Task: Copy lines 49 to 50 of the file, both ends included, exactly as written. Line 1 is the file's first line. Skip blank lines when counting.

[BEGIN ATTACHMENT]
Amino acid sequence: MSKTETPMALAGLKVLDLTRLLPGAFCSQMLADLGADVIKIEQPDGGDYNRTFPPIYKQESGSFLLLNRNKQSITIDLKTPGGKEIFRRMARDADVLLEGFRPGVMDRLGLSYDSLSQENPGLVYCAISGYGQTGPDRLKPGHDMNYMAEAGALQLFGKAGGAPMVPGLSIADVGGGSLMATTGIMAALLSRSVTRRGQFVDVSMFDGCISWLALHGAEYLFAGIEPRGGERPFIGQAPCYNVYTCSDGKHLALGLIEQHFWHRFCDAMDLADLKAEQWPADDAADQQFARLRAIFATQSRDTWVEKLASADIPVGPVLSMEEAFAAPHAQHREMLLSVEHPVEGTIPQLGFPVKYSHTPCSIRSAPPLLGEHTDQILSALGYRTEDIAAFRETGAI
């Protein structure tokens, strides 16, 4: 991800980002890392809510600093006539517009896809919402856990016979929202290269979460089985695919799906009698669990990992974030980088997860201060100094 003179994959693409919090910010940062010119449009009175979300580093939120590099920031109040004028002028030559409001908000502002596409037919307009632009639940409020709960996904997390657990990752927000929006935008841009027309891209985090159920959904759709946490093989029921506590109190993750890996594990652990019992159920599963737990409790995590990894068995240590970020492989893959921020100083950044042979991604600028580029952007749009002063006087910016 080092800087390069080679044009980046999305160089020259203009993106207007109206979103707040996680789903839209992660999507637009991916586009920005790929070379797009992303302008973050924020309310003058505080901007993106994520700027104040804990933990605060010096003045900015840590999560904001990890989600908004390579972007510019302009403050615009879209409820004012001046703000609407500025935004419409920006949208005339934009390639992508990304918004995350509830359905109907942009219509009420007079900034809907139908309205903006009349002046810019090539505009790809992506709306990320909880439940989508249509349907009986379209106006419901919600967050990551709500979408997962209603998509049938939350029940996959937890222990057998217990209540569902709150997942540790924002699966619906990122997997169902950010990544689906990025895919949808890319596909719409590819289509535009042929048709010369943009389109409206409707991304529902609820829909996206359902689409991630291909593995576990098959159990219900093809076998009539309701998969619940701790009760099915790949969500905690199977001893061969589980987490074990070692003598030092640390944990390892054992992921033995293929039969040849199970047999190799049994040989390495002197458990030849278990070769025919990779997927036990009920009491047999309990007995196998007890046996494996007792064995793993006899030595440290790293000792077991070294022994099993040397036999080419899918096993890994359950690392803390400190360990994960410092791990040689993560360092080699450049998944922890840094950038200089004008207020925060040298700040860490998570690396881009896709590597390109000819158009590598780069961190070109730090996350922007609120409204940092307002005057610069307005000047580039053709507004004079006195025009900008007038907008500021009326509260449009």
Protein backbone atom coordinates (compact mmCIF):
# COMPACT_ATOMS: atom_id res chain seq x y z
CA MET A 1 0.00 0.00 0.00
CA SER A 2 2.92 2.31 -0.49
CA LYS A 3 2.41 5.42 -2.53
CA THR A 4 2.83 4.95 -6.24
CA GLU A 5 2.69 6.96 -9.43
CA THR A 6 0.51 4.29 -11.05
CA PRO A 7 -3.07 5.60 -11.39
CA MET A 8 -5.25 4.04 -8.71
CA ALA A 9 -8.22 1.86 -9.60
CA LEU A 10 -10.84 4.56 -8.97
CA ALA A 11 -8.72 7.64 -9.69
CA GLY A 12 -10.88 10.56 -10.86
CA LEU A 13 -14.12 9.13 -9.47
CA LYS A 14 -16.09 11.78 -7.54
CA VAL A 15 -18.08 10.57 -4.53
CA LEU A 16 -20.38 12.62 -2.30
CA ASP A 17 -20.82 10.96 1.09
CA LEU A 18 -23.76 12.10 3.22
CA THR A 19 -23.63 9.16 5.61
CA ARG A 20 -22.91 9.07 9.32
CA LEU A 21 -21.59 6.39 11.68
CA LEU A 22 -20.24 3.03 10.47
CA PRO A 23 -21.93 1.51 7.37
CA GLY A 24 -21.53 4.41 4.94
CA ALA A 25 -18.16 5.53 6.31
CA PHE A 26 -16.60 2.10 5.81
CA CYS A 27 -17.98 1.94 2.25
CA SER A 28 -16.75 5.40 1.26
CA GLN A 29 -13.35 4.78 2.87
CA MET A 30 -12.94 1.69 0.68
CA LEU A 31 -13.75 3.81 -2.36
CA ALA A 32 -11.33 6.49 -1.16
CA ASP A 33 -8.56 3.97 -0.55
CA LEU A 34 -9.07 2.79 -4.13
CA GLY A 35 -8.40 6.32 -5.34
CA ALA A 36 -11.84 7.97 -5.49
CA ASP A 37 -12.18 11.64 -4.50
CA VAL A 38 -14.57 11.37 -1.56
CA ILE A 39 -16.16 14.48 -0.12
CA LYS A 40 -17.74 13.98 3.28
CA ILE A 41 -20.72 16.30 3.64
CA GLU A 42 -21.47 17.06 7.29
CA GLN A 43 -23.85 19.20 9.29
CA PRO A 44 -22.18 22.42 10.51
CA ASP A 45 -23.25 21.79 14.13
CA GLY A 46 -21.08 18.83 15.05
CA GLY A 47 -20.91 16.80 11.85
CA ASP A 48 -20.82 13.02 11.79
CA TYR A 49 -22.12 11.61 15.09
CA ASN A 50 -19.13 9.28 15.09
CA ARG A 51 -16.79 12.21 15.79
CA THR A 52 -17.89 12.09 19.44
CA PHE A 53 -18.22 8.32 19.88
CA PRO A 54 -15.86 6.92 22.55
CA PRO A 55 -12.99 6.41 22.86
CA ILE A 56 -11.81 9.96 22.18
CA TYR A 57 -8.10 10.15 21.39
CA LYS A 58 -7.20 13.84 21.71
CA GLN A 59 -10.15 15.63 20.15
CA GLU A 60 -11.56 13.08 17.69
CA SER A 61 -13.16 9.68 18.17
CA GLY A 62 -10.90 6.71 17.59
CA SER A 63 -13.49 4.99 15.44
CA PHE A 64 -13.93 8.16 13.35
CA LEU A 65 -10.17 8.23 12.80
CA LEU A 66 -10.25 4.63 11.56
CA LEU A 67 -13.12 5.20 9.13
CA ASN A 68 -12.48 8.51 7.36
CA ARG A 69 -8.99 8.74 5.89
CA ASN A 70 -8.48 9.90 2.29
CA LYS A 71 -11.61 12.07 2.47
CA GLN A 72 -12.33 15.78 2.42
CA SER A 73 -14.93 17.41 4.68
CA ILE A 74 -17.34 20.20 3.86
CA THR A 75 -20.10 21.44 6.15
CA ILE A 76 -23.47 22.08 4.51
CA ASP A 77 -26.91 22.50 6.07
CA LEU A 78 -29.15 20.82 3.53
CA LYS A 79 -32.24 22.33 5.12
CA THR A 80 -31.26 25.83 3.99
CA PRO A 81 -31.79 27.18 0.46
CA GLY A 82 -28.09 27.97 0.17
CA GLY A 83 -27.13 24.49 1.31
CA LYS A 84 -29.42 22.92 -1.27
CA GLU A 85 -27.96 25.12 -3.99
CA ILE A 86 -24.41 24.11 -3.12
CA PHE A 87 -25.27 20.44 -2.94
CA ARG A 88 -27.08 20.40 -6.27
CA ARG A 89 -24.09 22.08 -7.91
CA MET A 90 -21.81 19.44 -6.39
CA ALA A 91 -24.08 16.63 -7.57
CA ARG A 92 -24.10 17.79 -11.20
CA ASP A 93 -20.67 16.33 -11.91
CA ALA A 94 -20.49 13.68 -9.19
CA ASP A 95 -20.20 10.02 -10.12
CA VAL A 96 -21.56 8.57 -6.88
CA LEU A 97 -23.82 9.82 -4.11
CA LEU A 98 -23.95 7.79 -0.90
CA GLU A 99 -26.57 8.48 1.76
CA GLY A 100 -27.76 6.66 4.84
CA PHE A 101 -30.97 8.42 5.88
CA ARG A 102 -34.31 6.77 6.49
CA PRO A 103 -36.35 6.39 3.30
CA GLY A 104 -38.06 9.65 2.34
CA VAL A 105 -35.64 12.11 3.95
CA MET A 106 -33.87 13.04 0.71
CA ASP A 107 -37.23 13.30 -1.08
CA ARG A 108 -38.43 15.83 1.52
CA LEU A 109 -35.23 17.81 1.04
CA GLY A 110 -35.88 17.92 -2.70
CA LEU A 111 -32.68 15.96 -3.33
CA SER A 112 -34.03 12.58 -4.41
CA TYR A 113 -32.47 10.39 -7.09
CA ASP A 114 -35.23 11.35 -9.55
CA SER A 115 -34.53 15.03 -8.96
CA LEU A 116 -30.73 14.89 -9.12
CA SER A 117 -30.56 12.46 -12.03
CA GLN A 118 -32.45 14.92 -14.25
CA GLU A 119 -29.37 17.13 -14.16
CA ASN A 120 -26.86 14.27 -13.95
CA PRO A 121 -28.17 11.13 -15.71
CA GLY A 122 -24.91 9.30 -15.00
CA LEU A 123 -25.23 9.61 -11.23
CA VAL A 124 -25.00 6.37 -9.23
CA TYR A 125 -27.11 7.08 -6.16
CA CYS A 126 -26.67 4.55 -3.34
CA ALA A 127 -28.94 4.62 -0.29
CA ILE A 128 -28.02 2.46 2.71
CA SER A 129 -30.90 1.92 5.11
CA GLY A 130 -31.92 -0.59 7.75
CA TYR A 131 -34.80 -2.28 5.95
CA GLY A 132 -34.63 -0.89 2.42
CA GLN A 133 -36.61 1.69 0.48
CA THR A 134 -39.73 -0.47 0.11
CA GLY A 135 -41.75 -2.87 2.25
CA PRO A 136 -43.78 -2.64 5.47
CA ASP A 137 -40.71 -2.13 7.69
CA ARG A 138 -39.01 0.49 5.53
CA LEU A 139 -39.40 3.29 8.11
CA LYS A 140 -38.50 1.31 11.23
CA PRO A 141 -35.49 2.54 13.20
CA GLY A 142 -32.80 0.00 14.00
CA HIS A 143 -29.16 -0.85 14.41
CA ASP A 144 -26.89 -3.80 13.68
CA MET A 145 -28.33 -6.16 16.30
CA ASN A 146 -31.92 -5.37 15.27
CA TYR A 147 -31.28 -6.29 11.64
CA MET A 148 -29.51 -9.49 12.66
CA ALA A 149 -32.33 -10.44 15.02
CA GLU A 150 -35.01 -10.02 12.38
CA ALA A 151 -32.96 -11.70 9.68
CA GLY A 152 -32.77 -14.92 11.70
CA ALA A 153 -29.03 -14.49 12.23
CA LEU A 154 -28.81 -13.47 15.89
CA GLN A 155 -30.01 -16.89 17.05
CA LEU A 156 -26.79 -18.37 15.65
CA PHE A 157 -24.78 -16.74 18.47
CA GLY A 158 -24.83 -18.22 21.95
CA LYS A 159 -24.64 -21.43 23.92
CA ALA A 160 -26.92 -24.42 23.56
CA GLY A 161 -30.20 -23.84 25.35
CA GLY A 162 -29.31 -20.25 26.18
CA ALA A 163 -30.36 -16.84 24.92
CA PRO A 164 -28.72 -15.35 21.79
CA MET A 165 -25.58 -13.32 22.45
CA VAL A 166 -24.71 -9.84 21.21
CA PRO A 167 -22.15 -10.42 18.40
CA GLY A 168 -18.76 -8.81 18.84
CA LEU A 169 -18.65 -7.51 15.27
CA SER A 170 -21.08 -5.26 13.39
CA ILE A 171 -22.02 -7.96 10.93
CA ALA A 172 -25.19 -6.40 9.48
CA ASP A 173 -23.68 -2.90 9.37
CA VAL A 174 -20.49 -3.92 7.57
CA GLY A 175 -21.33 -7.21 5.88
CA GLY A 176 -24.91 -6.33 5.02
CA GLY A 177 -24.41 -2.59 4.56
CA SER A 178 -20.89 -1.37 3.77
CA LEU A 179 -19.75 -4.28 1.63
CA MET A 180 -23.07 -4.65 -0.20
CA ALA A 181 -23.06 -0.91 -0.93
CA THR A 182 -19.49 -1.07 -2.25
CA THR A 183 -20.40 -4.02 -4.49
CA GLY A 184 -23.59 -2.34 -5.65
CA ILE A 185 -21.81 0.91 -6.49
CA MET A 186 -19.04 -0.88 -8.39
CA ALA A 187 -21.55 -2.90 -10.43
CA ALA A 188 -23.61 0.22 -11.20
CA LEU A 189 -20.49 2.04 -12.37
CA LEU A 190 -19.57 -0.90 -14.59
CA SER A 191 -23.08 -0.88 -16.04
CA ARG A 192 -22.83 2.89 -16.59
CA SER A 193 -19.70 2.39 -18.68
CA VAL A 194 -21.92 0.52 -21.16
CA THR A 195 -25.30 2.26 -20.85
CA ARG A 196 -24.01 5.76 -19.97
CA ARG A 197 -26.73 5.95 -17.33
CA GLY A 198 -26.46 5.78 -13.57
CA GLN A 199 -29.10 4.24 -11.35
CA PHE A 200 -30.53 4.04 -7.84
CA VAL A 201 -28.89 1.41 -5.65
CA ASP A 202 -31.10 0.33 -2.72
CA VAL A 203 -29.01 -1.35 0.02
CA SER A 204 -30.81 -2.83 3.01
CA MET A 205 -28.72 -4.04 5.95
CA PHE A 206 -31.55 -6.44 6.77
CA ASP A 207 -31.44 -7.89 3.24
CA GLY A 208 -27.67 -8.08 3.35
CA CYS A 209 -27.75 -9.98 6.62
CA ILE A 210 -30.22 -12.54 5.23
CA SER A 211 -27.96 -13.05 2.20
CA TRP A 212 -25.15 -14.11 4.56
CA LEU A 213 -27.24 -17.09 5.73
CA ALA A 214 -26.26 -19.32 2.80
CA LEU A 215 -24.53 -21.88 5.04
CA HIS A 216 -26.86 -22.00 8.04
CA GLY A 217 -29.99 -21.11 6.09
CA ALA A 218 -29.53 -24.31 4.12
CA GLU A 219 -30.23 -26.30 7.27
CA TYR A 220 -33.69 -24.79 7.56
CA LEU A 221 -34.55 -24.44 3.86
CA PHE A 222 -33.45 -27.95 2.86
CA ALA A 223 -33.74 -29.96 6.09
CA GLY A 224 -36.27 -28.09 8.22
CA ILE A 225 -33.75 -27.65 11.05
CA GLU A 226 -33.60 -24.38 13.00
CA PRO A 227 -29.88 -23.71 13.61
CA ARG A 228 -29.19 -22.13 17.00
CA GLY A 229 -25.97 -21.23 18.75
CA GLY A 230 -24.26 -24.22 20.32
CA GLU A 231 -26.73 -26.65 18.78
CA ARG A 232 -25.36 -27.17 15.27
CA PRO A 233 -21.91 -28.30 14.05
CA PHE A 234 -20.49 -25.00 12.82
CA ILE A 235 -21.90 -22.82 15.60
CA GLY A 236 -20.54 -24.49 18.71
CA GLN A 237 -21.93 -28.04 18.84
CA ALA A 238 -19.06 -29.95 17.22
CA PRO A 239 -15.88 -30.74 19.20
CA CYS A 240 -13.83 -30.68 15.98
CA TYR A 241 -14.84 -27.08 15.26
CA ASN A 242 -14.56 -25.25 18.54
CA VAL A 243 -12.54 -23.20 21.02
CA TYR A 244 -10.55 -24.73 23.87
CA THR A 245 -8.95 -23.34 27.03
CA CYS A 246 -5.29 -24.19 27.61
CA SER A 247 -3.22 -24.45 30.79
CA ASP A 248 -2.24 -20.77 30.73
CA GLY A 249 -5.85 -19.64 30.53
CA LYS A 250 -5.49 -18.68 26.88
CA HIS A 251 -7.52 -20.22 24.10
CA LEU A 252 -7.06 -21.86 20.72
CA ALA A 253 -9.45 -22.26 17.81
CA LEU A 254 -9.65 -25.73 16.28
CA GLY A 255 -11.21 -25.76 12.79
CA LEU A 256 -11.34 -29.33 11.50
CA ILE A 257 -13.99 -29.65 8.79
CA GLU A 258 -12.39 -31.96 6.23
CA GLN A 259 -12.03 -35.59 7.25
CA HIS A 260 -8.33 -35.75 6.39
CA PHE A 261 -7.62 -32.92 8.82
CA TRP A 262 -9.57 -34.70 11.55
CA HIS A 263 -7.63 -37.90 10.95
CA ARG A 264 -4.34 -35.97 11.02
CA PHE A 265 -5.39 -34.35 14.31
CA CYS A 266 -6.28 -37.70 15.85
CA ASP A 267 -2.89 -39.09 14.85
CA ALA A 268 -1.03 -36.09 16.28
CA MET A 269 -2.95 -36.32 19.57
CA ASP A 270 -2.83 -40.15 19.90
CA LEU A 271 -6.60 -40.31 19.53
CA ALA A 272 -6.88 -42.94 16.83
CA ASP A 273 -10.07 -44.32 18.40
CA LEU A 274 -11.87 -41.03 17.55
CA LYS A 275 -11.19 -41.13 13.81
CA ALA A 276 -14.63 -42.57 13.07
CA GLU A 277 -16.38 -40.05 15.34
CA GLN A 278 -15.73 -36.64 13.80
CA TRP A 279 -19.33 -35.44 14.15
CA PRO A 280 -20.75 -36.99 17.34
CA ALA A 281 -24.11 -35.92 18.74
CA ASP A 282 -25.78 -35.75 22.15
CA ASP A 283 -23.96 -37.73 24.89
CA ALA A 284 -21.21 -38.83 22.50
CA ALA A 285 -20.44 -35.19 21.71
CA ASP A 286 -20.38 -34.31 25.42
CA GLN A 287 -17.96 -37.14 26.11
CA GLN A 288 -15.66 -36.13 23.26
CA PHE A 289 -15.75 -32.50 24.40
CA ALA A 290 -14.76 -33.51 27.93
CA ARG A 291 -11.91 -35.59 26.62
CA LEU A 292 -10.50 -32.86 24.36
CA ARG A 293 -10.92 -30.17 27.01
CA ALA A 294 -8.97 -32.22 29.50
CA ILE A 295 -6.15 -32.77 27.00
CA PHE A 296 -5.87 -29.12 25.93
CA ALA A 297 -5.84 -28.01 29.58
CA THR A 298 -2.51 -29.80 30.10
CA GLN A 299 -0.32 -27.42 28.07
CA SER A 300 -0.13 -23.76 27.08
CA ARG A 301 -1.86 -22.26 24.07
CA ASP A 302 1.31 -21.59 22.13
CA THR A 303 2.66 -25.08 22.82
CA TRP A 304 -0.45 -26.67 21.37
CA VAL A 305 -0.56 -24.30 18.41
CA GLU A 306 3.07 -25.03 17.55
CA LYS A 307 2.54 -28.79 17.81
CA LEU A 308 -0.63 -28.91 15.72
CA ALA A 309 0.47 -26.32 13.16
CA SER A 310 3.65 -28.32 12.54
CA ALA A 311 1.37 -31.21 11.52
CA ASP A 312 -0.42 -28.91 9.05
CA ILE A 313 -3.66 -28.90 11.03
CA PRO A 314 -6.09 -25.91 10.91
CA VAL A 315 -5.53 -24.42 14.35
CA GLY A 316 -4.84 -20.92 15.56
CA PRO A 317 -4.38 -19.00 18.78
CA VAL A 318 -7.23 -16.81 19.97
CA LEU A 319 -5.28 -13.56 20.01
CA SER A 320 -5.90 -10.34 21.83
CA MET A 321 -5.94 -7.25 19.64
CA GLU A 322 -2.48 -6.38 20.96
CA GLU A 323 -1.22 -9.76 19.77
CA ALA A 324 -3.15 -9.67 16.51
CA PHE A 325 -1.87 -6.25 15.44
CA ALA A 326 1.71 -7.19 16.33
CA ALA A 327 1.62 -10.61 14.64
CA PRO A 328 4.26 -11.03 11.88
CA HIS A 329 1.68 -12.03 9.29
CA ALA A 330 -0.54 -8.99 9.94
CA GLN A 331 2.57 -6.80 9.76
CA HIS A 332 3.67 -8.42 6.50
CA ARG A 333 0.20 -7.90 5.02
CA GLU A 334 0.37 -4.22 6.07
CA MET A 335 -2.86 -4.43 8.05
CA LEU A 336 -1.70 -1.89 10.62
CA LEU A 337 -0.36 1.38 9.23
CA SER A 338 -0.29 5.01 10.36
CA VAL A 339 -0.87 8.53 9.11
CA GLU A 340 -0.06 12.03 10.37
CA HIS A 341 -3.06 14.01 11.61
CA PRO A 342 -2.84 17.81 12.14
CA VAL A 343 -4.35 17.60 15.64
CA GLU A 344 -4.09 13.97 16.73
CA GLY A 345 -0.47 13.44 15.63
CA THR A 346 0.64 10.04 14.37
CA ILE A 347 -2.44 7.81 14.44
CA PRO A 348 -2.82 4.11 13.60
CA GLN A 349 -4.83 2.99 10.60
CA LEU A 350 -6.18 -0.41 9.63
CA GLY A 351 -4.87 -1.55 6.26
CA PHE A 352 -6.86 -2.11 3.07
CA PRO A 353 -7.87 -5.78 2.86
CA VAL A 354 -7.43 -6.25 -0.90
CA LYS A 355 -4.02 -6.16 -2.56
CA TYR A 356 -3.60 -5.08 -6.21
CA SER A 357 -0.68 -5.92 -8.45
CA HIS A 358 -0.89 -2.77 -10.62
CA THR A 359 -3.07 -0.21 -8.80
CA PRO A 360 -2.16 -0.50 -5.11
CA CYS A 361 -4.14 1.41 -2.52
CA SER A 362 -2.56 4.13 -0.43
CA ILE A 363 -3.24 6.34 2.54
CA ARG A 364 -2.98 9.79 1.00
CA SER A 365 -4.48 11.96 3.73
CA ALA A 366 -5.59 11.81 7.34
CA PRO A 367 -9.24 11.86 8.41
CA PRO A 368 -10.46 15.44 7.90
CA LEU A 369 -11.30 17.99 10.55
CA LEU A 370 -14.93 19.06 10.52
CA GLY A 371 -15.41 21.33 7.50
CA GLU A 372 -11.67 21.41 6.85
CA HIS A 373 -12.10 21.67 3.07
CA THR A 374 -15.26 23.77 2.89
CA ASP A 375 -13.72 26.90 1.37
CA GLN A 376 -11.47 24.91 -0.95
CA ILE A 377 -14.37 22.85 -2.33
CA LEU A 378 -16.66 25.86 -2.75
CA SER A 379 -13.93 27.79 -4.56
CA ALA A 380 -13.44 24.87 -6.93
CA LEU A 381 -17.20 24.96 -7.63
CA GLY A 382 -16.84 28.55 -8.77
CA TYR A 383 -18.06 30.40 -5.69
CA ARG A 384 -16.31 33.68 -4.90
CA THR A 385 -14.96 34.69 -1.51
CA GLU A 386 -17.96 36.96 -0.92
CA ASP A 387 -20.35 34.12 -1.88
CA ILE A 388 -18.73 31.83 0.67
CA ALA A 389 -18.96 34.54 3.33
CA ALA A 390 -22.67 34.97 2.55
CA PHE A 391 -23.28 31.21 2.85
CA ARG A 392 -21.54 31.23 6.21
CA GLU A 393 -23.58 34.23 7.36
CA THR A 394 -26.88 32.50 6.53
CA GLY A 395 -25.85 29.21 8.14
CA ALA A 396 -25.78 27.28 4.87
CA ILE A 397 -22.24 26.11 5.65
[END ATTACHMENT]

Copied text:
CA ASP A 45 -23.25 21.79 14.13
CA GLY A 46 -21.08 18.83 15.05